Different categories of water
Category 1- Clean Water
Water that is classified as Category 1 is commonly referred to as “clean water,” as the water’s source is sanitary and does not pose any risks from exposure. Category 1 water examples may include melting ice or snow, rainwater, and broken water supply lines. While it does not appear as though Category 1 water poses a significant risk, this water can deteriorate depending on how long microorganisms remain wet after exposure and the environment’s temperature. If the water develops an odor, its sanitation has likely worsened, dropping its classification to category 2.
Category 2- Gray Water
When water falls under Category 2, it is significantly contaminated. Upon exposure or consumption, humans can experience symptoms ranging from discomfort to sickness. A wide variety of circumstances fall under Category 2, including common household water damage situations like dishwasher discharge, washing machine overflow, and toilet bowl overflows. Category 2 water also includes a few surprises, such as punctured water beds and broken aquariums. Like Category 1 water, this water can also deteriorate to Category 3, also known as “black water.”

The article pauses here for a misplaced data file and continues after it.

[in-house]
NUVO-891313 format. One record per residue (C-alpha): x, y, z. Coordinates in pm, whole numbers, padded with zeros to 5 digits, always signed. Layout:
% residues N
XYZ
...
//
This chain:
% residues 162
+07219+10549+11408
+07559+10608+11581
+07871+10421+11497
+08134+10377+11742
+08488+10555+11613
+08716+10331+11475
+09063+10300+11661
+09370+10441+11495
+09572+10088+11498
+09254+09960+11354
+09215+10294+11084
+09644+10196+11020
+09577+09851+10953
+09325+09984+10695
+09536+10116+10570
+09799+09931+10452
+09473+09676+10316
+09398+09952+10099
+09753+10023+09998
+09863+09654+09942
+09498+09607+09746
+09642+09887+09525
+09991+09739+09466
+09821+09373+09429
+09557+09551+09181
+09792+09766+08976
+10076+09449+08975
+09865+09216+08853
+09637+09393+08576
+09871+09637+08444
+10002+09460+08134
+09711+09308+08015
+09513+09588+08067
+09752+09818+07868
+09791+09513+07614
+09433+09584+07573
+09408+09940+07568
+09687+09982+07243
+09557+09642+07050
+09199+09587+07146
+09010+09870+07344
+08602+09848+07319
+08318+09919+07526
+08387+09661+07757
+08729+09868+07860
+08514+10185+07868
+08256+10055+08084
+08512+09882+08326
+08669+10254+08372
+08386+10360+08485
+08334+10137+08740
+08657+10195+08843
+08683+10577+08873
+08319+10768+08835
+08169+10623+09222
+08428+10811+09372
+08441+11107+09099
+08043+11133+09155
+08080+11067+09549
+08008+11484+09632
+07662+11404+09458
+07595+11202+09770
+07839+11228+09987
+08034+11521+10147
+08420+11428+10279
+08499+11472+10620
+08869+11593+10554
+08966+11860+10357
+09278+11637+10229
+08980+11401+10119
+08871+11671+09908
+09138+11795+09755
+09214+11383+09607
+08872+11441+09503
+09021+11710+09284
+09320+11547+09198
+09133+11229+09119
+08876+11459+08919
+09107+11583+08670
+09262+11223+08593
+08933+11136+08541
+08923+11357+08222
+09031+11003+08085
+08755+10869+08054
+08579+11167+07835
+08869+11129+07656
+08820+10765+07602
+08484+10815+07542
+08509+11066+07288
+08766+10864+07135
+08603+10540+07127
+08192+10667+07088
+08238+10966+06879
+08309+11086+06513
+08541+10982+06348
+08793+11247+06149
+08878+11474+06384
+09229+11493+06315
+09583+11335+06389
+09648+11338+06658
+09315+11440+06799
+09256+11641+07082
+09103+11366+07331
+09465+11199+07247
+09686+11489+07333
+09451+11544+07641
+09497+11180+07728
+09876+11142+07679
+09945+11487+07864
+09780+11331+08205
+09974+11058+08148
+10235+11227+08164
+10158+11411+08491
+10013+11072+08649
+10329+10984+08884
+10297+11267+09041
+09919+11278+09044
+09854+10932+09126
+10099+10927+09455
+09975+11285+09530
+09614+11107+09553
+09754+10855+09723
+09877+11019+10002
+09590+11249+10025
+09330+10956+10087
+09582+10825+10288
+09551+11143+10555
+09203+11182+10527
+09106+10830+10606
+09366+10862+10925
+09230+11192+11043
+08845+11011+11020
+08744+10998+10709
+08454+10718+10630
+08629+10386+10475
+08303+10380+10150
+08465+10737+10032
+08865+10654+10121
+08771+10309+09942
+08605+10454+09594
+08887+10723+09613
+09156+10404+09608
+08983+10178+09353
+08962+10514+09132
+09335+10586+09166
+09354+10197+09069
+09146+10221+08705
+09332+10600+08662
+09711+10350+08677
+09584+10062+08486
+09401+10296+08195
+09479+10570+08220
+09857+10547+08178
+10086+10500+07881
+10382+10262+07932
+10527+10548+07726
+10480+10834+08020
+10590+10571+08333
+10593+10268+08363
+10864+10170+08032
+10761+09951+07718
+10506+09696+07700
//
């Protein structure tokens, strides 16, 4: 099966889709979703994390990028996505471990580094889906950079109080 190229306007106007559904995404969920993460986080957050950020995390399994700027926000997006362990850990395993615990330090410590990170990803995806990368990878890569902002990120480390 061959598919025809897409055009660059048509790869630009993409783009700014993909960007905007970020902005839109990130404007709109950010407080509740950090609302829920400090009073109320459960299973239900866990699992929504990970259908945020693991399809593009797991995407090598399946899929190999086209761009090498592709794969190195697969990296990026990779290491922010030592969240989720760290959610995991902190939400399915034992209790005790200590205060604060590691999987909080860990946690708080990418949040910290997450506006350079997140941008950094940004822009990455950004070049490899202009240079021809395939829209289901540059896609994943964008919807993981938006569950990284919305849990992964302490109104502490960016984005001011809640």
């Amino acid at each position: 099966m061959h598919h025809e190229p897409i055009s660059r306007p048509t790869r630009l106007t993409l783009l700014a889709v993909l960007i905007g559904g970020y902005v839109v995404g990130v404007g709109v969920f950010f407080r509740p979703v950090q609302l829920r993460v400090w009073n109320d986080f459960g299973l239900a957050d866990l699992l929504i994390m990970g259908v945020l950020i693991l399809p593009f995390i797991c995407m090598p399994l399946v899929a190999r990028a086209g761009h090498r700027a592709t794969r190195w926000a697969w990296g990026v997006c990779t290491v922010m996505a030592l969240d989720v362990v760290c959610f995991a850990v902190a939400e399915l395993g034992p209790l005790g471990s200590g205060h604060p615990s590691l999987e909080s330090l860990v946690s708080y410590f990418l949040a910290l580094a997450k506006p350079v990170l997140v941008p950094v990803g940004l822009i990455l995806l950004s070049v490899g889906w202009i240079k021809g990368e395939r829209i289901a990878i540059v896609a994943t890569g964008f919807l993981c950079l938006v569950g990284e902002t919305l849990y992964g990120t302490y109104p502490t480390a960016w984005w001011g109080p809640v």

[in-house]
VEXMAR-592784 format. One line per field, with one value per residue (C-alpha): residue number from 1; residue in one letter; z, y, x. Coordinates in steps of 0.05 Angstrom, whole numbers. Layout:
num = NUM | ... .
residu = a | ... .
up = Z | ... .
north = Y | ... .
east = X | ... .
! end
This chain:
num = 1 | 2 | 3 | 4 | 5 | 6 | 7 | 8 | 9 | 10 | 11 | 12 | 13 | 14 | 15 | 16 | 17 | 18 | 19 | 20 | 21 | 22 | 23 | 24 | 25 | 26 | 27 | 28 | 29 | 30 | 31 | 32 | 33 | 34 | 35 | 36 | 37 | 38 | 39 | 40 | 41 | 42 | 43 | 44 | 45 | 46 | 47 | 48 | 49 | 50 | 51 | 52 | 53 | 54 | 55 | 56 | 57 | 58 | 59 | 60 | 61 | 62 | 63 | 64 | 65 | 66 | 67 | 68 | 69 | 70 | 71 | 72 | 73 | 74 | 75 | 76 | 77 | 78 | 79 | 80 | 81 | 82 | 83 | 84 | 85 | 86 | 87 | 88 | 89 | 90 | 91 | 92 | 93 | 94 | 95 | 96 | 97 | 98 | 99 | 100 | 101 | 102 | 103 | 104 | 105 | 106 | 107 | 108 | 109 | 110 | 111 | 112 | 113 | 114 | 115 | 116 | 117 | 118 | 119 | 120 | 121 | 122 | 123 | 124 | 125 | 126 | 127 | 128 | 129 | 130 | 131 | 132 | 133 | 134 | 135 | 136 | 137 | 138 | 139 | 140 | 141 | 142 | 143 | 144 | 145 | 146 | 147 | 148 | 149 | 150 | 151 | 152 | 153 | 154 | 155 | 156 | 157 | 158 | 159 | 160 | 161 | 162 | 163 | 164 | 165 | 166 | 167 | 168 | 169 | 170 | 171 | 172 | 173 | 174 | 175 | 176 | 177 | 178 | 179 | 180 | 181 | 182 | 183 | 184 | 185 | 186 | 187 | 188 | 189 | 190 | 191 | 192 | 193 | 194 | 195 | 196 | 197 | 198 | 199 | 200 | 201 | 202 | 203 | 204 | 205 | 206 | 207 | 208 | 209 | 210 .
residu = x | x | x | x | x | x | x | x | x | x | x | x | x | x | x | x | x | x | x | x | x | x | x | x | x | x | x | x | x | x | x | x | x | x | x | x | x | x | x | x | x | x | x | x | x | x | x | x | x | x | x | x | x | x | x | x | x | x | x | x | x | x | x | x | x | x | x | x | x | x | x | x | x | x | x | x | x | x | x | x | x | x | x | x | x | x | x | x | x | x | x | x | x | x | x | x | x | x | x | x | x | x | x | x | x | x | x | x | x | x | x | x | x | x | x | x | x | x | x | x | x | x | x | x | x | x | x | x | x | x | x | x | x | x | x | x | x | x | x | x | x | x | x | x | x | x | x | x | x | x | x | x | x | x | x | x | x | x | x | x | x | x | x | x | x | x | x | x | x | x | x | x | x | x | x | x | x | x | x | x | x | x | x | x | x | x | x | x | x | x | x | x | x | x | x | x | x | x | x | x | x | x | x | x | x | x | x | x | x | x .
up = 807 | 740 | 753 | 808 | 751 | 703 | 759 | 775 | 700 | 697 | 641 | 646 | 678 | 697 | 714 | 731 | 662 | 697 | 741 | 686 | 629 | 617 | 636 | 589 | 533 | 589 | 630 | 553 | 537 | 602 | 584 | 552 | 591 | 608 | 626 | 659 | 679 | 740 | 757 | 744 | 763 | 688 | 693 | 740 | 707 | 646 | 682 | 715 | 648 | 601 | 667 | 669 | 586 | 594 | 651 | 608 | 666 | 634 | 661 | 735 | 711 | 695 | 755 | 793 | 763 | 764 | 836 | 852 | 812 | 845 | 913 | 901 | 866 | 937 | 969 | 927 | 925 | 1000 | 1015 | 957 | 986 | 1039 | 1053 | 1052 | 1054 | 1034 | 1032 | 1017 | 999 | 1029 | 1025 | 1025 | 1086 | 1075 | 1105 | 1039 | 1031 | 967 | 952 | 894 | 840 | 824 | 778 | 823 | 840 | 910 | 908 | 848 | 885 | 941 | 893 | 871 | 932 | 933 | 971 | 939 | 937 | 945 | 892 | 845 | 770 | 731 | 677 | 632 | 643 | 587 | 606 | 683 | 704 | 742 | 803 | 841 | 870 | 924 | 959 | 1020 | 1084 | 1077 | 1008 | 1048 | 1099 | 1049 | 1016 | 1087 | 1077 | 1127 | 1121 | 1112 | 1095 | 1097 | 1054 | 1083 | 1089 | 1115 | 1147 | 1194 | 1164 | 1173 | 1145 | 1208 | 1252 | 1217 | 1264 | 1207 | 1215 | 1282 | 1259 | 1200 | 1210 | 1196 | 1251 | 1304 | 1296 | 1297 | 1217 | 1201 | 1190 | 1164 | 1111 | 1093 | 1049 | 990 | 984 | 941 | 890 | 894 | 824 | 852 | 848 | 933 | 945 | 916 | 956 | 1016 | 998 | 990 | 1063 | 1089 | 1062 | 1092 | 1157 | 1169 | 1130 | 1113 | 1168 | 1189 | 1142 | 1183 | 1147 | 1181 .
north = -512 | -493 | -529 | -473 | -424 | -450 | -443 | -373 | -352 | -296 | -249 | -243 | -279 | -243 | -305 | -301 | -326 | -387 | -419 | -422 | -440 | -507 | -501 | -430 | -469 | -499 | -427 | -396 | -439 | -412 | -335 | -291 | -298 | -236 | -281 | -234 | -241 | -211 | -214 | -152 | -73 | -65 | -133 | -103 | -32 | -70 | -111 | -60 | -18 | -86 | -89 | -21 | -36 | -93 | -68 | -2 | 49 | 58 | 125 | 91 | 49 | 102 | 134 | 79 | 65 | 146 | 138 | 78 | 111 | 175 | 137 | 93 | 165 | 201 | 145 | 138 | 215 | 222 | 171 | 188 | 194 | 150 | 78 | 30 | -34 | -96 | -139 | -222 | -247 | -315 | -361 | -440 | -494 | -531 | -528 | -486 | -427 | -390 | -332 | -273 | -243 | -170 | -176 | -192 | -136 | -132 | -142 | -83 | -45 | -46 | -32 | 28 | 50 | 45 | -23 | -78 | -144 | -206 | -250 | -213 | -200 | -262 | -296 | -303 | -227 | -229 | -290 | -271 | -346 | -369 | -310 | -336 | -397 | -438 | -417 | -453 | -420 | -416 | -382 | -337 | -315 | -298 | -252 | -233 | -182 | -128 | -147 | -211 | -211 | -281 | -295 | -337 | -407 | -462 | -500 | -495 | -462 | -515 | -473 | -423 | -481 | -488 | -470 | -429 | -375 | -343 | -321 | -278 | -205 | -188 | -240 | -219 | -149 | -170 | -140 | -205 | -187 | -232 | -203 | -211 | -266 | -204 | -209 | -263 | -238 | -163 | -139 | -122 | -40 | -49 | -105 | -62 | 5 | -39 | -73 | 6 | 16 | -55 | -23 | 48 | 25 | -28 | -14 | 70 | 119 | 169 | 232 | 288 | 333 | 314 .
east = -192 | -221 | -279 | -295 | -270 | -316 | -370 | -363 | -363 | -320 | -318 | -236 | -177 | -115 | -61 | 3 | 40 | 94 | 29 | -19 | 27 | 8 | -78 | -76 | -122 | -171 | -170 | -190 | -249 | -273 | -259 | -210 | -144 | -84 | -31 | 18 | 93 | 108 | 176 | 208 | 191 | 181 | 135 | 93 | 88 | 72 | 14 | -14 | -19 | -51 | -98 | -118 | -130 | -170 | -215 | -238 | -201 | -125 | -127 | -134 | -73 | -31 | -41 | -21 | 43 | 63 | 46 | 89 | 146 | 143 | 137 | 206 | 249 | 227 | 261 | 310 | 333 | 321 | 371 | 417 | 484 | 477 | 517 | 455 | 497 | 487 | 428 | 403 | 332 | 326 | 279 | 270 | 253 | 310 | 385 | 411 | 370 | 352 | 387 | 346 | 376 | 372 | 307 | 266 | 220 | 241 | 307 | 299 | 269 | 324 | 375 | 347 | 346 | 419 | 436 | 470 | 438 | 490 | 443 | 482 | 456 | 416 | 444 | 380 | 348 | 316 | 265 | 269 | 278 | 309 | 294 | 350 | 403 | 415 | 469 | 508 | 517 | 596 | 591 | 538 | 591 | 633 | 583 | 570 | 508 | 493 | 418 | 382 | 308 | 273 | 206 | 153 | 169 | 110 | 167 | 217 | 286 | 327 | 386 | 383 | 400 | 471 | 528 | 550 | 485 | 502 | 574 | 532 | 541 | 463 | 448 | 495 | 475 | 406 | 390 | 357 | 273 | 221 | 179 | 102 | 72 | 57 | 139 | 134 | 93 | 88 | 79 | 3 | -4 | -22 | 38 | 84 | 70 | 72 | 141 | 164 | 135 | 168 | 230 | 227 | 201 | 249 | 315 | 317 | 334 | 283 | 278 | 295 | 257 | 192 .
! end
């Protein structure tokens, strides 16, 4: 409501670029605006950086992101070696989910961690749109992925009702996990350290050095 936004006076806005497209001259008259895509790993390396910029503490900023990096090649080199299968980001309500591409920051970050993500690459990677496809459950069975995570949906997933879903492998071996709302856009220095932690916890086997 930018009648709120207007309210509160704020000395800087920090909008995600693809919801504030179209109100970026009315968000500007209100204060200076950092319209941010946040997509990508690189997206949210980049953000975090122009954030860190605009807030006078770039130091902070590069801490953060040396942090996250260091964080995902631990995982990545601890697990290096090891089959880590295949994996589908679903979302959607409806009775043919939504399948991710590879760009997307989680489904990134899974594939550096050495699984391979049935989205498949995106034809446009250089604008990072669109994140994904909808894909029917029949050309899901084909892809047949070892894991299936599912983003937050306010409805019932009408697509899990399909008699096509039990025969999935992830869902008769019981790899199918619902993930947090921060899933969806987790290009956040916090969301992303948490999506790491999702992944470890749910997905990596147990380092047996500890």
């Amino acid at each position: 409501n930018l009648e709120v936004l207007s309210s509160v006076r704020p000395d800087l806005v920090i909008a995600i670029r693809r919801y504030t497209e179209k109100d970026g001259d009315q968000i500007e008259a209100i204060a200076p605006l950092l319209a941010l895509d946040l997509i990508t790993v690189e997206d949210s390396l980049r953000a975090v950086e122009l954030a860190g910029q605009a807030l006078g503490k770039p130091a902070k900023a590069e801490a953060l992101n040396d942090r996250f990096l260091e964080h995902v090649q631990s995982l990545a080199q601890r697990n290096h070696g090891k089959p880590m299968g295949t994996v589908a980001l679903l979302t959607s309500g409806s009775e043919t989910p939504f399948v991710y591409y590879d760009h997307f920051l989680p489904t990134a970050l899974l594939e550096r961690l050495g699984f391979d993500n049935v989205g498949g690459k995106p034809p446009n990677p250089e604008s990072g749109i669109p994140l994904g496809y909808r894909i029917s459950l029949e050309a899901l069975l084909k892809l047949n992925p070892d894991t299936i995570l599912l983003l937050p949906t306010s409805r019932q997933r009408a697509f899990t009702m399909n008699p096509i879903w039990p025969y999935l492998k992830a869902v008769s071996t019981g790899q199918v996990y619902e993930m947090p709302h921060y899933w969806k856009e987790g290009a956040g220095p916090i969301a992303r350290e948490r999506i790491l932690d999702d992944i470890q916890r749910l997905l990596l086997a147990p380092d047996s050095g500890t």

Category 3- Black Water
The most severely contaminated category of water according to the IICRC, Category 3 water, is commonly known as “black water.” Water of this category is grossly contaminated, according to the IICRC, and sometimes contains pathogens, toxins, or other harmful agents. Category 2 water is known to occasionally cause health concerns, but upon contacting or consuming Category 3 water, humans can experience very serious health concerns. Types of water that fall under this category include sewage, flooding that originates from seawater and rivers, as well as wind-driven rain from tropical storms or hurricanes. It is important to understand that Category 3 water is capable of carrying harmful substances like toxins and pesticides, so it is best to allow a professional to handle the situation.